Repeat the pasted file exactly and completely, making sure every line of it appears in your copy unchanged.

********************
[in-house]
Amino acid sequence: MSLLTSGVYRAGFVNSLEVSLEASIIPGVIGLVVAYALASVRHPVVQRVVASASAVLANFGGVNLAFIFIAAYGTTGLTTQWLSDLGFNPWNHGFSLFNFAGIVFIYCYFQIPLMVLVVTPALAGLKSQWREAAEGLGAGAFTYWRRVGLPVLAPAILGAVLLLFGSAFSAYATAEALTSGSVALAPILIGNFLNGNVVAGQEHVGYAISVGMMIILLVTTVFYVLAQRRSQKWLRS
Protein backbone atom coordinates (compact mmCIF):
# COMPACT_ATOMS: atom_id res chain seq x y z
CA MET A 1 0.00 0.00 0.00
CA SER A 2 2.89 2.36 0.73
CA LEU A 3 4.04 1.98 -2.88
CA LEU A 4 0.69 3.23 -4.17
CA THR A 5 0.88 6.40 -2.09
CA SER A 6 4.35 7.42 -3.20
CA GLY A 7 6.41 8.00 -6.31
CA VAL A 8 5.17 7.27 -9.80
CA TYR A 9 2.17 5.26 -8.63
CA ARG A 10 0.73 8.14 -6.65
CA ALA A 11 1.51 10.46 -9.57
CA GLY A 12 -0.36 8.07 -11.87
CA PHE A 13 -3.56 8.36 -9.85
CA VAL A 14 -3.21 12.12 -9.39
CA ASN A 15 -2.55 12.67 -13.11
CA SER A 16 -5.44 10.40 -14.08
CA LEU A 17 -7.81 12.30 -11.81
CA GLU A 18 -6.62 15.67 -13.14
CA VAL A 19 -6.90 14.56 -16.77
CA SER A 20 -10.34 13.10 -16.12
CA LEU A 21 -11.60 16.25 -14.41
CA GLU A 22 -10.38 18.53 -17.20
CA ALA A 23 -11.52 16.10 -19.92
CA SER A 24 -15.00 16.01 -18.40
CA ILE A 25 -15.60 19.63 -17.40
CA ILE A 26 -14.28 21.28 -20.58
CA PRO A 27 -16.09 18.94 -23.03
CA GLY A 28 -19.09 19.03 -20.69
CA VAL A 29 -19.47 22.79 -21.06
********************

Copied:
[in-house]
Amino acid sequence: MSLLTSGVYRAGFVNSLEVSLEASIIPGVIGLVVAYALASVRHPVVQRVVASASAVLANFGGVNLAFIFIAAYGTTGLTTQWLSDLGFNPWNHGFSLFNFAGIVFIYCYFQIPLMVLVVTPALAGLKSQWREAAEGLGAGAFTYWRRVGLPVLAPAILGAVLLLFGSAFSAYATAEALTSGSVALAPILIGNFLNGNVVAGQEHVGYAISVGMMIILLVTTVFYVLAQRRSQKWLRS
Protein backbone atom coordinates (compact mmCIF):
# COMPACT_ATOMS: atom_id res chain seq x y z
CA MET A 1 0.00 0.00 0.00
CA SER A 2 2.89 2.36 0.73
CA LEU A 3 4.04 1.98 -2.88
CA LEU A 4 0.69 3.23 -4.17
CA THR A 5 0.88 6.40 -2.09
CA SER A 6 4.35 7.42 -3.20
CA GLY A 7 6.41 8.00 -6.31
CA VAL A 8 5.17 7.27 -9.80
CA TYR A 9 2.17 5.26 -8.63
CA ARG A 10 0.73 8.14 -6.65
CA ALA A 11 1.51 10.46 -9.57
CA GLY A 12 -0.36 8.07 -11.87
CA PHE A 13 -3.56 8.36 -9.85
CA VAL A 14 -3.21 12.12 -9.39
CA ASN A 15 -2.55 12.67 -13.11
CA SER A 16 -5.44 10.40 -14.08
CA LEU A 17 -7.81 12.30 -11.81
CA GLU A 18 -6.62 15.67 -13.14
CA VAL A 19 -6.90 14.56 -16.77
CA SER A 20 -10.34 13.10 -16.12
CA LEU A 21 -11.60 16.25 -14.41
CA GLU A 22 -10.38 18.53 -17.20
CA ALA A 23 -11.52 16.10 -19.92
CA SER A 24 -15.00 16.01 -18.40
CA ILE A 25 -15.60 19.63 -17.40
CA ILE A 26 -14.28 21.28 -20.58
CA PRO A 27 -16.09 18.94 -23.03
CA GLY A 28 -19.09 19.03 -20.69
CA VAL A 29 -19.47 22.79 -21.06